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The world is now in a natural disaster frenzy


San Francisco Bay Bridge, California covered in red with wildfire smoke (Yonhap News)

Climate scientists said on September 9 that there will be a drought and a large fire that struck California, the United States, an abnormal high temperature in Death Valley that hit 54.4 degrees Celsius, and a natural disaster that surpassed the typhoon that hit Korea and Japan, the Associated Press reported.


"The situation is going to get even worse," said Kim Cobb, a climatologist at Georgia Tech. "It's a level that challenges your imagination, and as a climatologist in 2020, I'm afraid to even know the future."


He warned that the situation will not be worse in the 2030s, saying, "We are facing a series of disasters amid the novel coronavirus infection (COVID-19) pandemic." He said that this natural disaster was predicted from 10 to 20 years ago.


Cathy Delo, a climatologist from North Carolina, said, "It's been something we've been talking about since 10 years ago," but said the scale of natural disasters now occurring was difficult to gauge at the time.


Another climatologist, Jonathan Overpeg, Dean of Environmental Studies at the University of Michigan, said, "With climate change heating the atmosphere, a natural disaster that is twice as much as it is today will occur within 30 years."


The coastal road hit by the Typhoon High Line (Reporter Hyeong-ju Son)

"It is clear that the burning of fossil fuels exacerbates climate change and disasters," said Walid Abdalati, dean of the Department of Environmental Sciences at the University of Colorado, a former NASA chief scientist.


World Meteorological Organization (WMO) President Peteri Thalas said, "Because more heat is trapped in the atmosphere, we have provided more energy for these phenomena." Not only does this increase the power of tropical storms, but in some areas it is drought, and in others it is caused by heavy rain,” Thalas said.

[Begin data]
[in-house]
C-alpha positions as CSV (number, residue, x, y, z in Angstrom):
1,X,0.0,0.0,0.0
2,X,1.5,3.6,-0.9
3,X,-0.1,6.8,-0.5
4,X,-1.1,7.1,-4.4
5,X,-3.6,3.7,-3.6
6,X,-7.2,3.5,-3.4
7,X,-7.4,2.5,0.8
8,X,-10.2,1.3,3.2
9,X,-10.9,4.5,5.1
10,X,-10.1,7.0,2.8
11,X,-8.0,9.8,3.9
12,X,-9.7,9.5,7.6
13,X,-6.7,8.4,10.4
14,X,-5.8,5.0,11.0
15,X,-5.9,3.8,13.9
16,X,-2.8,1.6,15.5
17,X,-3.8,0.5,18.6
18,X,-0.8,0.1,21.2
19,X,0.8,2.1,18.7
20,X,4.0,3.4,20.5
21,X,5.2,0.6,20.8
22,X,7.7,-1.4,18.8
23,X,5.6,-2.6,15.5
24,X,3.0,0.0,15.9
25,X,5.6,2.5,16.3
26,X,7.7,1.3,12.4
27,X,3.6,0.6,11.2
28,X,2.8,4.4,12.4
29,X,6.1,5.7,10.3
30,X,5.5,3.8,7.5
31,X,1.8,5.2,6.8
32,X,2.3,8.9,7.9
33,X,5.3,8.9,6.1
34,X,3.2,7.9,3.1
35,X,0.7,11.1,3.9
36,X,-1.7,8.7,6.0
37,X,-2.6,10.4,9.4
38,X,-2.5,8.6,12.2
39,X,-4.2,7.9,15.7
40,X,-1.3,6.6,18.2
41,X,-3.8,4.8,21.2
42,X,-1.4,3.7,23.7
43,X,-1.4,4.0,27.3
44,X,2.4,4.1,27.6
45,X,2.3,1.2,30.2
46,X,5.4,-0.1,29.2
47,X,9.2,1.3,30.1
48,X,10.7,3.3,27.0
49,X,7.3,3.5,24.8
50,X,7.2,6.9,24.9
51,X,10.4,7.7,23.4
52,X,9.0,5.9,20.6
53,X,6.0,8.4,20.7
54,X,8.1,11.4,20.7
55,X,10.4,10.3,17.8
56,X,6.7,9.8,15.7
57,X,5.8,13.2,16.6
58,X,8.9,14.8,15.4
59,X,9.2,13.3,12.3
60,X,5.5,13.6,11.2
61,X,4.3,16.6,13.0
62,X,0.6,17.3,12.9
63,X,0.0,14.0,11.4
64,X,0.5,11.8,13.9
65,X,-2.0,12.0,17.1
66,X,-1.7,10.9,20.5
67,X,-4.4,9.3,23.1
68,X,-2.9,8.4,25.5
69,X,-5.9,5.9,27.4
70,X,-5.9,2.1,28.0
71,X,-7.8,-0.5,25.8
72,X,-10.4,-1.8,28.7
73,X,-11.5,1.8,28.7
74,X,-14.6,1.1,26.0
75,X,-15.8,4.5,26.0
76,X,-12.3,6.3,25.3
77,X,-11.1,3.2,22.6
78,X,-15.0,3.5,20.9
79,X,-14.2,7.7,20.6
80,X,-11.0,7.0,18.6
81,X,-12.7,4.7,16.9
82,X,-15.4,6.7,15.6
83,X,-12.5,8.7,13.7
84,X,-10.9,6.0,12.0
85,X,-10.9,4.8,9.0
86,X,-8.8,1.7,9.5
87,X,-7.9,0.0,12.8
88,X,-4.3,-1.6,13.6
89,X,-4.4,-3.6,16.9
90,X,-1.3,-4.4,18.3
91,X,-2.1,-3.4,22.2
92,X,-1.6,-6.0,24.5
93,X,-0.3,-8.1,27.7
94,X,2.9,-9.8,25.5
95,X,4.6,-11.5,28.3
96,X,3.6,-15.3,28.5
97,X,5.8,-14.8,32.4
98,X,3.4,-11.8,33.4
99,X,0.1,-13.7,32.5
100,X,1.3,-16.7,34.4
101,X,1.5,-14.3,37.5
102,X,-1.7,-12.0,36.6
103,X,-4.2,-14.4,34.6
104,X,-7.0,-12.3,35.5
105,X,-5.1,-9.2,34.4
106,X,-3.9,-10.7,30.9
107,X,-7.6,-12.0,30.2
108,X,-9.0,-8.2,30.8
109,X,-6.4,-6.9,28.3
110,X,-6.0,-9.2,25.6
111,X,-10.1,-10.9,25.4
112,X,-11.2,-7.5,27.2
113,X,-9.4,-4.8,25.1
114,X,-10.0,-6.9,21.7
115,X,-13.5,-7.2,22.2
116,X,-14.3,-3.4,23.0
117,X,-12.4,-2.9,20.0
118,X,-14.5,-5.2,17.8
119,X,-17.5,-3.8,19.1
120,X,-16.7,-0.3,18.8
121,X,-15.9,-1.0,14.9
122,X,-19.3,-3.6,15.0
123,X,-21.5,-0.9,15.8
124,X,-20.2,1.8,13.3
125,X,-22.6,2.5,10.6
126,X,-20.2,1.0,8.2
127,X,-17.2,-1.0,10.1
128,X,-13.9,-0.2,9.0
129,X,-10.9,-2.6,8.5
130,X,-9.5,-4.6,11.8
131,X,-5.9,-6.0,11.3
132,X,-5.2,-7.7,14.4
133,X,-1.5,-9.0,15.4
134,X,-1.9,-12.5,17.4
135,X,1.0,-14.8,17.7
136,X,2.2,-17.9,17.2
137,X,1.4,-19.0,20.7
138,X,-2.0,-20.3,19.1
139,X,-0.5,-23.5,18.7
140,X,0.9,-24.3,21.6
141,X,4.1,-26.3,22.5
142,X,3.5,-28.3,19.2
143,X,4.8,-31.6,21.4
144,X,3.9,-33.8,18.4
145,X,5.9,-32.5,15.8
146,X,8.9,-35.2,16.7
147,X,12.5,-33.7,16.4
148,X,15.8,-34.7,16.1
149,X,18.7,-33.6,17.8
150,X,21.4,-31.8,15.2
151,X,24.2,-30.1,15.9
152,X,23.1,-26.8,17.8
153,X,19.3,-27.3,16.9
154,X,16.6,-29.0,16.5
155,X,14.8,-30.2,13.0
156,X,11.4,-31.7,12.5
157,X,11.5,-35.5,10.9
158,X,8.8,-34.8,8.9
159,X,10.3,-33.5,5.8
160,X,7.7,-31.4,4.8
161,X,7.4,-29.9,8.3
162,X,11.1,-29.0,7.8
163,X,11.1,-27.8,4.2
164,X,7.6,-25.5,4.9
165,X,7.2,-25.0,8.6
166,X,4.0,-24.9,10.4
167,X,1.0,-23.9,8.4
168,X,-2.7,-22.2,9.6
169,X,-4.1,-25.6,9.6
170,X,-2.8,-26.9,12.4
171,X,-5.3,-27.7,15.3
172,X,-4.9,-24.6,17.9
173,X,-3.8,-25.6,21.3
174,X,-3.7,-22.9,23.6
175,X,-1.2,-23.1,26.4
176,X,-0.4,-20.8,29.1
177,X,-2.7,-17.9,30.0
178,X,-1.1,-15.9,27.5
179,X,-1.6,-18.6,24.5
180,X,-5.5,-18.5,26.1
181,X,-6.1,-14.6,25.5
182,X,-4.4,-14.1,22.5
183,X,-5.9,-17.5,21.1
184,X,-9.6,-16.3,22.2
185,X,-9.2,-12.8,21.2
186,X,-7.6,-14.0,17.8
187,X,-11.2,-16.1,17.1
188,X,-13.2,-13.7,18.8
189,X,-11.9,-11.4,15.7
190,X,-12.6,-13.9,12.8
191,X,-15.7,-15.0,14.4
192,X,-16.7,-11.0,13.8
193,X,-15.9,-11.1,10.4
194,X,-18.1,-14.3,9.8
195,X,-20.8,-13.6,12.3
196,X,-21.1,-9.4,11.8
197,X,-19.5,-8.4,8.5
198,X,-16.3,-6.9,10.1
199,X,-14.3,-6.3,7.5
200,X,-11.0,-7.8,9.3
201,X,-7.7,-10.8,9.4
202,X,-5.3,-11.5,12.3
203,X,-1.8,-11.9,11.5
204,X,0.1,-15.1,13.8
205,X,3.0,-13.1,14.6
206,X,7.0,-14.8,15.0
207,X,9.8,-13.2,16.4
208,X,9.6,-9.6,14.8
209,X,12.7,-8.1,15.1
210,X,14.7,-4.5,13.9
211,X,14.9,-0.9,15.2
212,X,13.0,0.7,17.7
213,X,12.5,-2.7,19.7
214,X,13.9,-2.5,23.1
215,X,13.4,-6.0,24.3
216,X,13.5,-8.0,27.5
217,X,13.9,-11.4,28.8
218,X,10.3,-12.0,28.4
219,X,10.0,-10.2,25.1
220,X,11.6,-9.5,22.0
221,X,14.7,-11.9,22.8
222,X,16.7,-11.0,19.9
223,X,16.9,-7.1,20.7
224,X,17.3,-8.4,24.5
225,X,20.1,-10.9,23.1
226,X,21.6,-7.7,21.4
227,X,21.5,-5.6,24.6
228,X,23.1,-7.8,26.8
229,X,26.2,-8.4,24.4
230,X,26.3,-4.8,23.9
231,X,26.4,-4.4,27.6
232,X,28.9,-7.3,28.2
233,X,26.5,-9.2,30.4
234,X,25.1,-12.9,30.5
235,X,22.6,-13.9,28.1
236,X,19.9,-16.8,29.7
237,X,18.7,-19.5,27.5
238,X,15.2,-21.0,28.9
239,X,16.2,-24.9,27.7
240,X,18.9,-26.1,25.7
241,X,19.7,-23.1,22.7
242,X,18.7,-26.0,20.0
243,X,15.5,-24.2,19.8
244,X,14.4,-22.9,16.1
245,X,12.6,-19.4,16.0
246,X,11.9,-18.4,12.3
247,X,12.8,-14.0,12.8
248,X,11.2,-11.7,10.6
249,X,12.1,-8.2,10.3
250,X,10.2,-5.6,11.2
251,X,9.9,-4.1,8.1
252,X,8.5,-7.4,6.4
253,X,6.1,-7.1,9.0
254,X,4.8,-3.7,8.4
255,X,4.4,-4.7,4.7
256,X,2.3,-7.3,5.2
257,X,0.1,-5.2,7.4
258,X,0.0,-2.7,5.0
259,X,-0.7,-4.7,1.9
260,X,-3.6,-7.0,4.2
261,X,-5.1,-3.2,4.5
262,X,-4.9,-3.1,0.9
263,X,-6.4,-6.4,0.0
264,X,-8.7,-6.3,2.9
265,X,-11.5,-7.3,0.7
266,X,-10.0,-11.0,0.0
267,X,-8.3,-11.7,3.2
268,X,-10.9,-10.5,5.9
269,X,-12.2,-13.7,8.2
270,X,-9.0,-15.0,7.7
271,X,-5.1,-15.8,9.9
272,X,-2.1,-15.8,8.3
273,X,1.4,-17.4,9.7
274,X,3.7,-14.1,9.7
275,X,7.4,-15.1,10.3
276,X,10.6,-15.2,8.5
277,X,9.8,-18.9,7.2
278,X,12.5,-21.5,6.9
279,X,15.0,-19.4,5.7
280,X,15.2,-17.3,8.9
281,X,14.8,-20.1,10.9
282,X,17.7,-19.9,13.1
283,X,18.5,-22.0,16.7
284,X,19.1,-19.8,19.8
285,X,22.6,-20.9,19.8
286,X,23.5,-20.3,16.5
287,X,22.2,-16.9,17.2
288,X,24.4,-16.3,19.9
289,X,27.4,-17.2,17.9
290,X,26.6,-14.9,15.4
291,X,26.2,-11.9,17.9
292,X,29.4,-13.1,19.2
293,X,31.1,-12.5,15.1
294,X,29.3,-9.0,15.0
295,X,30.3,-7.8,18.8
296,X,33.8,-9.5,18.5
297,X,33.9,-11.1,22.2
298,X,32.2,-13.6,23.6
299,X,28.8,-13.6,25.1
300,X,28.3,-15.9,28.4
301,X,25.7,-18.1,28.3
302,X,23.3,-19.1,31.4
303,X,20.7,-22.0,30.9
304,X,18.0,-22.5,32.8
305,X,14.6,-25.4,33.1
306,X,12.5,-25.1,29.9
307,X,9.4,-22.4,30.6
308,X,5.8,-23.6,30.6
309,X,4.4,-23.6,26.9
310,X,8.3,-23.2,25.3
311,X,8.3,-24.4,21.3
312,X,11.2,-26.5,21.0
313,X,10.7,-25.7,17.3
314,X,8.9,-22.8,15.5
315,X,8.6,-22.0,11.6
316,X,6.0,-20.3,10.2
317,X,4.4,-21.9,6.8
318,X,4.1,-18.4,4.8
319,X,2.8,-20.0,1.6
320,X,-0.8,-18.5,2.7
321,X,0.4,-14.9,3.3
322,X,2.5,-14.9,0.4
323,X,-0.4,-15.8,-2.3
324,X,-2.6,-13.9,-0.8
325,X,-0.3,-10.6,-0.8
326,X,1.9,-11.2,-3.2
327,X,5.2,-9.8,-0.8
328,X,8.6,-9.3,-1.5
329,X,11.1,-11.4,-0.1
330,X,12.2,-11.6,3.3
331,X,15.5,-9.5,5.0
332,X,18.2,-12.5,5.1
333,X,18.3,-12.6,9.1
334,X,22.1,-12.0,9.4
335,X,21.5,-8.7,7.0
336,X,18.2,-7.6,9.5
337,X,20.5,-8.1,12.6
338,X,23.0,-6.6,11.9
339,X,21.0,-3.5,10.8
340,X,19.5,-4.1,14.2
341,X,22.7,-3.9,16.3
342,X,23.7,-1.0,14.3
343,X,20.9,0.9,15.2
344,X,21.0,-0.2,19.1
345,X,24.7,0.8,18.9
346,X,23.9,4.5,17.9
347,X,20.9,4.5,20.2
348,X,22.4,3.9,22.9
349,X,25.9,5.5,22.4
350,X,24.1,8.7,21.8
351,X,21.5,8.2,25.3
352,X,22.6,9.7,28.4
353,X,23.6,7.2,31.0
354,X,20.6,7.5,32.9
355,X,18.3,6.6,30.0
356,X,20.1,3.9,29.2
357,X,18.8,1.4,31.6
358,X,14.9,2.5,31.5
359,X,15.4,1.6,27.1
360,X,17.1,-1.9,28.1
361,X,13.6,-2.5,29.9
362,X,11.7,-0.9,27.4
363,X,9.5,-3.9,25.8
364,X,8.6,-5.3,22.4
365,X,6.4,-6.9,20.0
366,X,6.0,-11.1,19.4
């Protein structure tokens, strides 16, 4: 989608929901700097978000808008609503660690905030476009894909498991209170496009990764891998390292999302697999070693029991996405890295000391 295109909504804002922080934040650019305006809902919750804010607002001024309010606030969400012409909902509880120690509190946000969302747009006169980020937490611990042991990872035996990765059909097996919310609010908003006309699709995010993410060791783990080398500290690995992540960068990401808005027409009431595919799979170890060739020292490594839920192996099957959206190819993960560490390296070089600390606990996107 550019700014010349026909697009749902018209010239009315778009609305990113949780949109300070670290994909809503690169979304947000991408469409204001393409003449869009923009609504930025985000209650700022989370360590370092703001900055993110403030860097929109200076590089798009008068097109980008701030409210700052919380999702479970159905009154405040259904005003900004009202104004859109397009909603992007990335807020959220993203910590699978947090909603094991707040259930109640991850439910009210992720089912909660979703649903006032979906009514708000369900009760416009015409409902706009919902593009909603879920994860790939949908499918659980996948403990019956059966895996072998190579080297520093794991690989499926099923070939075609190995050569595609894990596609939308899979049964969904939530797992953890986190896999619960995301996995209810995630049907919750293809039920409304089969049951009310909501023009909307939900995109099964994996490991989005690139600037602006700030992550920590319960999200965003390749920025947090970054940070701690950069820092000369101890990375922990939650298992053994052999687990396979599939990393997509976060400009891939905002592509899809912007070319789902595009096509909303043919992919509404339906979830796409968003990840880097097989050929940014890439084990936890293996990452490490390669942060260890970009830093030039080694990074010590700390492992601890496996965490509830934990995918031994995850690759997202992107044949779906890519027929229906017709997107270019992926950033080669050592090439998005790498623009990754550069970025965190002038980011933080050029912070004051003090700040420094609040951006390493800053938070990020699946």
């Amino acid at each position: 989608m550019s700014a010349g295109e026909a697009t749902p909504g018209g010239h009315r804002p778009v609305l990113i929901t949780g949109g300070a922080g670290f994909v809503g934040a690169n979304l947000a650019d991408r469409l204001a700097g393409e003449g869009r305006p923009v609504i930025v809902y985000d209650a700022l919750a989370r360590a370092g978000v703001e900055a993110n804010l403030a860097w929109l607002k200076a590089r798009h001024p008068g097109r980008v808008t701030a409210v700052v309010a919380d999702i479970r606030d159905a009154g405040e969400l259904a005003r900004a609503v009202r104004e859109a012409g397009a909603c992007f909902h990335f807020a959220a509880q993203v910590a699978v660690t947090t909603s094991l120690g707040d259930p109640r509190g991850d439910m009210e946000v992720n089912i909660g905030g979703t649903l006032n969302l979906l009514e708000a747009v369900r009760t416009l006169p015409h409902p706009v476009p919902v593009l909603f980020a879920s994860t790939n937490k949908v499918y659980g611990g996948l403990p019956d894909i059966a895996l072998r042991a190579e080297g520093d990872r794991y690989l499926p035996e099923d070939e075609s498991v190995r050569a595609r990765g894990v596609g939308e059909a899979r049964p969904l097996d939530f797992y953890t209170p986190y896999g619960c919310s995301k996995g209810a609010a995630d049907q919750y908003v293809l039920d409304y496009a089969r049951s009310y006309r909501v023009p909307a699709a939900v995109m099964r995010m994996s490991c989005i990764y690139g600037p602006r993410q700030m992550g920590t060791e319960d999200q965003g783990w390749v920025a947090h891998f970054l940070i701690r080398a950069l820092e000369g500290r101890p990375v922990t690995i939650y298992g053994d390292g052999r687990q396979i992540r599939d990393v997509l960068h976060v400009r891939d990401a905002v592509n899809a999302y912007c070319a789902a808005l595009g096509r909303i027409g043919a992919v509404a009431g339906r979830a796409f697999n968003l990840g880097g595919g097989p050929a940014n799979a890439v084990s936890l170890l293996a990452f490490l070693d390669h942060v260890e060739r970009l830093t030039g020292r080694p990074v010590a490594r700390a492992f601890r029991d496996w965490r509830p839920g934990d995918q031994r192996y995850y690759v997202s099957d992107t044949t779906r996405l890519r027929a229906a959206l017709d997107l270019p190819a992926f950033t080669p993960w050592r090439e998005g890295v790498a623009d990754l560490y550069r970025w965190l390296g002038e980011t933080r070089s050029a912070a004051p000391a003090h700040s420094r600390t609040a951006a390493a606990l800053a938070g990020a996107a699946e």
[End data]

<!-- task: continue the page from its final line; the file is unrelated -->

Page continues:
Scientists also believe that the recent record fires and heatwaves in California are directly linked to climate change. "Some of the natural disasters that are currently appearing cannot be directly related to warming," said Dean Overpeg, but explained that looking at the 'big picture' over time, it goes back to the heat energy trapped in the atmosphere.


The US Commodity Futures and Exchange Commission (CFTC) Advisory Committee reports that urgent measures from financial authorities such as the Federal Reserve System (Fed) and the Securities and Exchange Commission (SEC) are needed to respond to climate change, which impairs the stability of the US financial system. Released on this day.


Lake Charles, Louisiana, hit by Hurricane Laura (Yonhap News)

The 196-page report warned that "the physical impact of climate change is already affecting the United States," and warned that improving the 'zero emissions' constitution could have a major impact on the economy, Reuters reported.


The report explained that if the perception of 'risk' changes due to the recent frequent wildfires and hurricanes, the value of assets could plummet. "The corona 19 crisis has already reduced the liquidity of households, businesses, and governments, making the economy weak."


The report recommended that Congress set a heavy carbon tax to curb the use of fossil fuels by corporations and markets, and that financial authorities such as the Fed should include a 'climate crisis' in the debt category when purchasing local governments or corporate assets.


Some of the proposals include that companies are obligated to disclose emissions, and that banks should address climate-related financial risks.

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